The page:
Who better to join me in this episode than the author of O’Reilly’s “ChatOps – Managing Operations in Group Chat“, Jason Hand. As DevOps Evangelist as VictorOps, Jason spends a lot of time talking at conferences and to customers about the journey to a DevOps culture and how ChatOps enables rapid collaboration across teams.

Watch this episode to obtain a deep understanding of what ChatOps is all about, learn of the immediate benefits to organizations from adopting such a practices, and get some great tips on how to get started.

Thanks for joining us, Jason!

You can grab the book here:

REDtalks #14 – Tom & David on the Principles & Practices of DevOps

Today I’m joined by Thomas McGonagle and Dr David Yates to discuss the principles and practices of DevOps.

Thomas McGonagle is a Sales Engineer and DevOps evangelist at F5 Networks. Before joining F5, Thomas held positions at Cloudbees (maker of Jenkins) and Booz Allen Hamilton, in addition to running his own consulting business that heavily leveraged Puppet. Consistent throughout his career has been a strong focus on automation and orchestrations.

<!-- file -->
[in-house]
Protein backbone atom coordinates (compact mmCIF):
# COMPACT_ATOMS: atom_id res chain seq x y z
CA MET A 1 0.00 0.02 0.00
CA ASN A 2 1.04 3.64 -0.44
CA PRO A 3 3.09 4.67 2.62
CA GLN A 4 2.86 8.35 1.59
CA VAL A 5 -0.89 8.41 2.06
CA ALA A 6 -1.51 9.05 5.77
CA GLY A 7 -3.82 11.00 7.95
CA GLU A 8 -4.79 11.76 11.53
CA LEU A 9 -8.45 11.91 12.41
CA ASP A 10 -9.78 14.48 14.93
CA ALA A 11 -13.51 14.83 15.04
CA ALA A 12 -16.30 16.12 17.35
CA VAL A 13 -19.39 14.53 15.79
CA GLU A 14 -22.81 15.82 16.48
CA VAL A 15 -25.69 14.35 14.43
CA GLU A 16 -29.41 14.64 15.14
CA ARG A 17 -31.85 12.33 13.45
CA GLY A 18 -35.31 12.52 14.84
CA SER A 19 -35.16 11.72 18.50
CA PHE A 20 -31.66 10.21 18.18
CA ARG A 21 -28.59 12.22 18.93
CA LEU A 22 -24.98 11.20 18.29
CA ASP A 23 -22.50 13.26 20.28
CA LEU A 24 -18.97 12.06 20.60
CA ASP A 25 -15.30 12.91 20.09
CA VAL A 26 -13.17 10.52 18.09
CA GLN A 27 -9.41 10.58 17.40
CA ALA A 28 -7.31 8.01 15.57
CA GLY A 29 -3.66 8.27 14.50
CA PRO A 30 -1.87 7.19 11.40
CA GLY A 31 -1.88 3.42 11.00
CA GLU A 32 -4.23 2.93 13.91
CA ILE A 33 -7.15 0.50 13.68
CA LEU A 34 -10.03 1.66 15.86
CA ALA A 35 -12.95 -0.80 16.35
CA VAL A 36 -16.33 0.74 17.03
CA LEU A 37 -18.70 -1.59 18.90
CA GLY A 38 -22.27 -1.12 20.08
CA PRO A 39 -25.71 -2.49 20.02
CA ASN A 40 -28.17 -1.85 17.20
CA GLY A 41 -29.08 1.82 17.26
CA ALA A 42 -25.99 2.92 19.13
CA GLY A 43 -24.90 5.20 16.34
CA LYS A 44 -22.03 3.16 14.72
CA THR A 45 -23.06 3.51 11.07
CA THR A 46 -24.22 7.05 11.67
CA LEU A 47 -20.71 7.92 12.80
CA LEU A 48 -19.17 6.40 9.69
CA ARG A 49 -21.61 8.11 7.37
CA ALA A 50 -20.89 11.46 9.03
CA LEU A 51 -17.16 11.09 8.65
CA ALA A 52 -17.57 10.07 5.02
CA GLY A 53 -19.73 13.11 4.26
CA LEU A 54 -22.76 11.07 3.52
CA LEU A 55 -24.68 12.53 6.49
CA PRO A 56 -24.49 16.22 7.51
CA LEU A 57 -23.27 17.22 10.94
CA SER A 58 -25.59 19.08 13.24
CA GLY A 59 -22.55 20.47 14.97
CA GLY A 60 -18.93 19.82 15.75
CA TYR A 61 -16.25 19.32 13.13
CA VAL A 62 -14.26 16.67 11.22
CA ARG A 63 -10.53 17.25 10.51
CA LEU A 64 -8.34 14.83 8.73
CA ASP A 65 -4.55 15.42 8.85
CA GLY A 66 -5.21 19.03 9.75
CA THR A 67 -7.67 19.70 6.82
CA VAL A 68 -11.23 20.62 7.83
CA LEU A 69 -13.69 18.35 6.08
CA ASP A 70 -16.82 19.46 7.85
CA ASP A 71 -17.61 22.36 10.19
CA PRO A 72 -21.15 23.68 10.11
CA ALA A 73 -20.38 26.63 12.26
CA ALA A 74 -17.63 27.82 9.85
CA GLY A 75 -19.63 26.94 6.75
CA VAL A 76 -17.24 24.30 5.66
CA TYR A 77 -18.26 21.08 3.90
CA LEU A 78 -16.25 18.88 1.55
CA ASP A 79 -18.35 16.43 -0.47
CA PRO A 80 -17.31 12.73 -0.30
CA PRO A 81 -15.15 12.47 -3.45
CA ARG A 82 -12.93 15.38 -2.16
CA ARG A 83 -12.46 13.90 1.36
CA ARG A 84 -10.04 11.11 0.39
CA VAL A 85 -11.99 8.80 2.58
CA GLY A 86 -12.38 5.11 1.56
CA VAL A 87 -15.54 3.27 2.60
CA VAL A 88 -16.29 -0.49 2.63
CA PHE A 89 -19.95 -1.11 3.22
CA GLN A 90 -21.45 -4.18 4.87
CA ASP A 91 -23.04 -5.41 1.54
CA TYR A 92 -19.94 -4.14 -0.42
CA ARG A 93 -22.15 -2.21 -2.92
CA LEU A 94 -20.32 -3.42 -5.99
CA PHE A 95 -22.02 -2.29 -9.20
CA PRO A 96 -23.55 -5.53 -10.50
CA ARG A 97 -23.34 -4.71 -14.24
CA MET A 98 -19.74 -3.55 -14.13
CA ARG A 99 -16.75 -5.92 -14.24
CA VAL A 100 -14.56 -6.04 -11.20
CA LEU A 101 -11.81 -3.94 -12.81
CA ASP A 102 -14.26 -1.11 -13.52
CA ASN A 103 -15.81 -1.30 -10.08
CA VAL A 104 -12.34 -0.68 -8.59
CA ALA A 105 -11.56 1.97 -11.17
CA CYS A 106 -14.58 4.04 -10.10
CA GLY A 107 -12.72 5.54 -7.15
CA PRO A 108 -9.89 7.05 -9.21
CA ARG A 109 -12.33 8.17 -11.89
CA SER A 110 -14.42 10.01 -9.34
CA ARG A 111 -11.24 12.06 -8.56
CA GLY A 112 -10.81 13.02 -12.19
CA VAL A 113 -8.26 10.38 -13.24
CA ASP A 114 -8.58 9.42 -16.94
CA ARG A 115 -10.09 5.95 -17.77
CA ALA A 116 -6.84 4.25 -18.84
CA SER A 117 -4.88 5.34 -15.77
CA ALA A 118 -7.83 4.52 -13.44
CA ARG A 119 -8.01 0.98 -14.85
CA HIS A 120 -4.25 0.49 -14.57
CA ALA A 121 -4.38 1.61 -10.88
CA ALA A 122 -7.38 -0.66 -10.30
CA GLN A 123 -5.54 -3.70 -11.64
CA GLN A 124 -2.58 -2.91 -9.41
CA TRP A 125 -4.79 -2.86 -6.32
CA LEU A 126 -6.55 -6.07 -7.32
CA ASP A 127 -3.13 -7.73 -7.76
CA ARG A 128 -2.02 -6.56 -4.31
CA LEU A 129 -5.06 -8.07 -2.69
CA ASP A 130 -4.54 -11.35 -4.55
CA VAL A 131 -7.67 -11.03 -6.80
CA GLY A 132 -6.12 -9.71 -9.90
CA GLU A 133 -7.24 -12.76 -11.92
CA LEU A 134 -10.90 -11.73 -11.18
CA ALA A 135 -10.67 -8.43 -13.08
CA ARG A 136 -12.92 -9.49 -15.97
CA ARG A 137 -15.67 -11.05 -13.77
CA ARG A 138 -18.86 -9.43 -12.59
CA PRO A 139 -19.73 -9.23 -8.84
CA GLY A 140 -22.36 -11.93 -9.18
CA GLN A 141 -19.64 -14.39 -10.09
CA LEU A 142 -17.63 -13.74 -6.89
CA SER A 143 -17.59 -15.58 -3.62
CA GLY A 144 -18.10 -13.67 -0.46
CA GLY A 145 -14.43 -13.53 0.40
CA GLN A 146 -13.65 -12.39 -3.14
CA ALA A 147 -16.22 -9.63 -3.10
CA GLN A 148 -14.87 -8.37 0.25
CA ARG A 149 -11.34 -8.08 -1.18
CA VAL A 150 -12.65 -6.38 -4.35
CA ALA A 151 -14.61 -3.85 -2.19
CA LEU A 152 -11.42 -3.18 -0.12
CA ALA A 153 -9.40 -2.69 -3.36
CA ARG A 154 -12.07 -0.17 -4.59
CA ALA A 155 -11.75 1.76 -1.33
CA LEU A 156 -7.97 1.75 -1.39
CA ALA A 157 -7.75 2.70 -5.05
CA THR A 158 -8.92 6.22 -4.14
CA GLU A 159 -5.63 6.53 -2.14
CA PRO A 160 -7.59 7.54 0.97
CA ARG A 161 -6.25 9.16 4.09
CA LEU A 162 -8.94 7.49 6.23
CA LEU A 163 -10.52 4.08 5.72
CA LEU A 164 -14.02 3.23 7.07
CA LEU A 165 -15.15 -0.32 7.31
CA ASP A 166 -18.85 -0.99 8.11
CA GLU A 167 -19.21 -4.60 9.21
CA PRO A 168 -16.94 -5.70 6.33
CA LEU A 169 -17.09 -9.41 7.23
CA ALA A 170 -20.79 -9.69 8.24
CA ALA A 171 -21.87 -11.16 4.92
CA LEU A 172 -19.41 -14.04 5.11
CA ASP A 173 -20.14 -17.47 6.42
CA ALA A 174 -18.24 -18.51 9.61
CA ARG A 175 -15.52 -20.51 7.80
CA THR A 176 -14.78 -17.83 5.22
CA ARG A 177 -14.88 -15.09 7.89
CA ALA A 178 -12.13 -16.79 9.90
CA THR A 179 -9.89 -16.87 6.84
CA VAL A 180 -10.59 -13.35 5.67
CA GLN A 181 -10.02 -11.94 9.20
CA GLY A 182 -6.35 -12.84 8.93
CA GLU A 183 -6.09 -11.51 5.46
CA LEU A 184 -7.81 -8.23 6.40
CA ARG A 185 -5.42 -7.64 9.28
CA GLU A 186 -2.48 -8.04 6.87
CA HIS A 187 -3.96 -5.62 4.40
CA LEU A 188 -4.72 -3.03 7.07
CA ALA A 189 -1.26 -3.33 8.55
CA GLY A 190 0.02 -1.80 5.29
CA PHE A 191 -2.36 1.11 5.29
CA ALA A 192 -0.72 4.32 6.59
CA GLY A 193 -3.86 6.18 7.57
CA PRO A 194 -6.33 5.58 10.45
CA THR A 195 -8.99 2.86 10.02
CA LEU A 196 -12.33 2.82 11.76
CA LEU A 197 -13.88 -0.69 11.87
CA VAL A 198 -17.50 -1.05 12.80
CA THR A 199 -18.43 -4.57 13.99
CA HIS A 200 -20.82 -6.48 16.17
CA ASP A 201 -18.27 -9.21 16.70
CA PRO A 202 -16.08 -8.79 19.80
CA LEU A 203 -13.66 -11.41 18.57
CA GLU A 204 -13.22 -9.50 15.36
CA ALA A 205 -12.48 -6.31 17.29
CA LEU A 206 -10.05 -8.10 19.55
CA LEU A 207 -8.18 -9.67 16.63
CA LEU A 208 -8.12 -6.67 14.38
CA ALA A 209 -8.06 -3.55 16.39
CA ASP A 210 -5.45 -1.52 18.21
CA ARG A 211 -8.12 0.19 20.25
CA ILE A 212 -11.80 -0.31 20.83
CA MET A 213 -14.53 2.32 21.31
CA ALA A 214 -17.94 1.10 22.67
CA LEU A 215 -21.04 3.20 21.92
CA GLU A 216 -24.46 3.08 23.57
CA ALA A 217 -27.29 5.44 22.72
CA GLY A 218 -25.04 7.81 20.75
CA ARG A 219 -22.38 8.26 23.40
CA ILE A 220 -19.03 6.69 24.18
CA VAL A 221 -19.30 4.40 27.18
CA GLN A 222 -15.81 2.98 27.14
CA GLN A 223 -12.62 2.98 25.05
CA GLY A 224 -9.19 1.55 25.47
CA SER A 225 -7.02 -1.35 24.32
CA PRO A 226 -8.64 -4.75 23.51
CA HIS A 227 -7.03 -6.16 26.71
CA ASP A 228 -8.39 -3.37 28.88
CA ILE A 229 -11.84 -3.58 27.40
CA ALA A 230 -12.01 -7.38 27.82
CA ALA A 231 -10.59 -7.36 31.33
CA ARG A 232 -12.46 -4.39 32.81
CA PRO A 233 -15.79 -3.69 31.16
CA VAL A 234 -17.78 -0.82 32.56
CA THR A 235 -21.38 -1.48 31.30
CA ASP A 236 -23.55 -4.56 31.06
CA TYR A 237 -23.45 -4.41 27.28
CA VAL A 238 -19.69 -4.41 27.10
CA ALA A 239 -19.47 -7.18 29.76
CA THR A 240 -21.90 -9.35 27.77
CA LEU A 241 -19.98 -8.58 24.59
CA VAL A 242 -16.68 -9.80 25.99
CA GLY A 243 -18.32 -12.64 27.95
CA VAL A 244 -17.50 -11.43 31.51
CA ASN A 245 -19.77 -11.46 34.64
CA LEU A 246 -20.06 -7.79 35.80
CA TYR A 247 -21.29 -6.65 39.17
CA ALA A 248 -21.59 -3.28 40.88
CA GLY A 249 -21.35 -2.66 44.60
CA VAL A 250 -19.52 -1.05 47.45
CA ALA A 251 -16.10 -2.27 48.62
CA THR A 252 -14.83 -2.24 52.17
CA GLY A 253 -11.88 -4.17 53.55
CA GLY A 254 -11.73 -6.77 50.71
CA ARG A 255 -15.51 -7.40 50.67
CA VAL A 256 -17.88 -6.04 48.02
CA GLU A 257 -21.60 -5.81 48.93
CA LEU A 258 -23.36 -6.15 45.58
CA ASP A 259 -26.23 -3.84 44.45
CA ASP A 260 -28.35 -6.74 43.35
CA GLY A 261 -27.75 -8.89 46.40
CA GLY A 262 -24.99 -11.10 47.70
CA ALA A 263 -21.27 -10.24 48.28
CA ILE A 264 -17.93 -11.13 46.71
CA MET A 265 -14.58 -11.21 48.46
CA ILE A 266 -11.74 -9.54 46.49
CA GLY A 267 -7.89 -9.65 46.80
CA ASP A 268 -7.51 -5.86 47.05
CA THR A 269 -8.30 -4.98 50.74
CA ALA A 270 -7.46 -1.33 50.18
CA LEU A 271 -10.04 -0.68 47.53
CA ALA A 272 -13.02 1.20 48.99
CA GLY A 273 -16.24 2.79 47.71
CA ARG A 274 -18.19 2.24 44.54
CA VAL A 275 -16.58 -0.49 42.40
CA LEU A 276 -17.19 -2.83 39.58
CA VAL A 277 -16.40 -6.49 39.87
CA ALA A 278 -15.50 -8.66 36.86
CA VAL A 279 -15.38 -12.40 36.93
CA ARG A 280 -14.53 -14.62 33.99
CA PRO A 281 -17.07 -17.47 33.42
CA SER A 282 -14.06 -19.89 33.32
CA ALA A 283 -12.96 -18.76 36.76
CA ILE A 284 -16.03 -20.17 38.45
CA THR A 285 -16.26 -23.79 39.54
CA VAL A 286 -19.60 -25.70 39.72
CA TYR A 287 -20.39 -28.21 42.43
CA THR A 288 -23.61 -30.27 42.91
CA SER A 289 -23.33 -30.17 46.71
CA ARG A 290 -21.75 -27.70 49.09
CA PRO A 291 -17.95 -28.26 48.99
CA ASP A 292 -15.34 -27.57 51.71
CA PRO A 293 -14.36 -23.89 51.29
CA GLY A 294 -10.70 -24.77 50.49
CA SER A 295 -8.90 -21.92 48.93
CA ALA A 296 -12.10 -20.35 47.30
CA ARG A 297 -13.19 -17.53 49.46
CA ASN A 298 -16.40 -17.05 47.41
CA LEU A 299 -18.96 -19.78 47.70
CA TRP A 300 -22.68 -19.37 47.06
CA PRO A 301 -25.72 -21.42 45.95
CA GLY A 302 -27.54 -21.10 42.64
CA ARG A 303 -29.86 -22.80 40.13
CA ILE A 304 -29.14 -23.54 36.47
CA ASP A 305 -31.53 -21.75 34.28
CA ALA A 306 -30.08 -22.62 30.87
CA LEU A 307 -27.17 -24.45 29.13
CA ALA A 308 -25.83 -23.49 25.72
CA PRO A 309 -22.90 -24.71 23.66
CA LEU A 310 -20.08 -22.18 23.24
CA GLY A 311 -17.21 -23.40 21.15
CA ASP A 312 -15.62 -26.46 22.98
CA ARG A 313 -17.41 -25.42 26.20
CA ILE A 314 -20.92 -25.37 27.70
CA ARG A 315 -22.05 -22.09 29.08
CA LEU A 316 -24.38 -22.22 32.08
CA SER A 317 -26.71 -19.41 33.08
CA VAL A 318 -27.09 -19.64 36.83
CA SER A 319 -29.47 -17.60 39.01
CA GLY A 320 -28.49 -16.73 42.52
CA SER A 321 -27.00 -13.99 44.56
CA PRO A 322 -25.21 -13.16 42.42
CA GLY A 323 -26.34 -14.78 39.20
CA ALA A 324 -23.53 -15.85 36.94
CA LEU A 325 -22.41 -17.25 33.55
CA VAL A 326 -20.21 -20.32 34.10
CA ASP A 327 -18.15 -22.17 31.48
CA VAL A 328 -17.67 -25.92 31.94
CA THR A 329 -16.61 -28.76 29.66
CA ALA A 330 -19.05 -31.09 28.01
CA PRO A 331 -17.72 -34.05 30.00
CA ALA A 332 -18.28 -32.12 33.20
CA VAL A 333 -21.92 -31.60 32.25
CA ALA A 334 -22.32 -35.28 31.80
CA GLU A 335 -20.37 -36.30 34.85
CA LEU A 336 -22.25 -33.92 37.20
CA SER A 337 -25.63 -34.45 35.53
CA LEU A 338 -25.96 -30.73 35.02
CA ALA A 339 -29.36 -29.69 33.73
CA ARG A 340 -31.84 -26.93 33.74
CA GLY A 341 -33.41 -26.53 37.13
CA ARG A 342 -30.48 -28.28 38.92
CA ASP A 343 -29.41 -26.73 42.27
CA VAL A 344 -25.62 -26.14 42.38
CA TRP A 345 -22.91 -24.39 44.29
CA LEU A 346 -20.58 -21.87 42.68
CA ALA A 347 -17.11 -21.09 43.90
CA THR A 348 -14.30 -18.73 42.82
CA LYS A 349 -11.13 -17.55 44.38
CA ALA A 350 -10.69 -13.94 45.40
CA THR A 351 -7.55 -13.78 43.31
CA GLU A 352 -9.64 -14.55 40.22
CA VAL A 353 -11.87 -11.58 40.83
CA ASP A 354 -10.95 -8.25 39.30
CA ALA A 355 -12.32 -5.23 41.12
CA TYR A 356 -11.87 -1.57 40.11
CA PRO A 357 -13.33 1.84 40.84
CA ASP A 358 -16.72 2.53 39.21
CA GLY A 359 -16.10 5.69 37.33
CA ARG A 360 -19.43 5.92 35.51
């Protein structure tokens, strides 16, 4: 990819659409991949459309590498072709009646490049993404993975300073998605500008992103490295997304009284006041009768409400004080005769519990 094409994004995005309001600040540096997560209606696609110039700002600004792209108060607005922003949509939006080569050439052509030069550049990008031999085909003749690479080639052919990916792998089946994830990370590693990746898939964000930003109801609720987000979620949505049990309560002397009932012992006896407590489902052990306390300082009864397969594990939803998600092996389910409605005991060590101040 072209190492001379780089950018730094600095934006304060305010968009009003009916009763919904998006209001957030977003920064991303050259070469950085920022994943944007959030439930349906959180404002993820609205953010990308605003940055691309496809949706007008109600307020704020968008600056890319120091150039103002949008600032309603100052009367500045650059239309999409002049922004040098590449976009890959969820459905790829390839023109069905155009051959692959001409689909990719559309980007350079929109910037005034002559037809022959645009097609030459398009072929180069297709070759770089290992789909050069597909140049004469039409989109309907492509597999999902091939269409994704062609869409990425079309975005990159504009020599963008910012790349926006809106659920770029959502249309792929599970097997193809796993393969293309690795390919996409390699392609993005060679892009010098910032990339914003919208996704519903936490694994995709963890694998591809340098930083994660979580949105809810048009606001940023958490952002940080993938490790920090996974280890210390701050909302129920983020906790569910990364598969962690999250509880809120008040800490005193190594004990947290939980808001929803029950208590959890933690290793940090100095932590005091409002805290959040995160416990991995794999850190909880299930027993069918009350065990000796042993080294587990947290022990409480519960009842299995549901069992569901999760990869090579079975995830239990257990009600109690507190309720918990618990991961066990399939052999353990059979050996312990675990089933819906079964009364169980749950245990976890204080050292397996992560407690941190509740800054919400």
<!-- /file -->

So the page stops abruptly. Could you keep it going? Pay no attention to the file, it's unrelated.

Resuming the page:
Dr David Yates joins us from Bentley University where he is an Associate Professor of Computer Information Systems. Dr Yates has an MS & PhD in Computer Science, is co-inventor of 12 patents, and comes with hands-on experience in both Agile and DevOps. He is currently working on bringing these practices into the classroom.

Listen to this episode to hear the principals and practices that Thomas and Dr Yates live by in terms of DevOps and automation. To summarize, we discuss these three principals:

  • Systems thinking (continuous delivery, continuous everything, …)
  • Continuous intelligence (from amplified feedback)
  • Continuous learning (from experimentation and practice)

And these 9 practices:

  • Practice 1: Configuration management
  • Practice 2: Continuous integration
  • Practice 3: Automated testing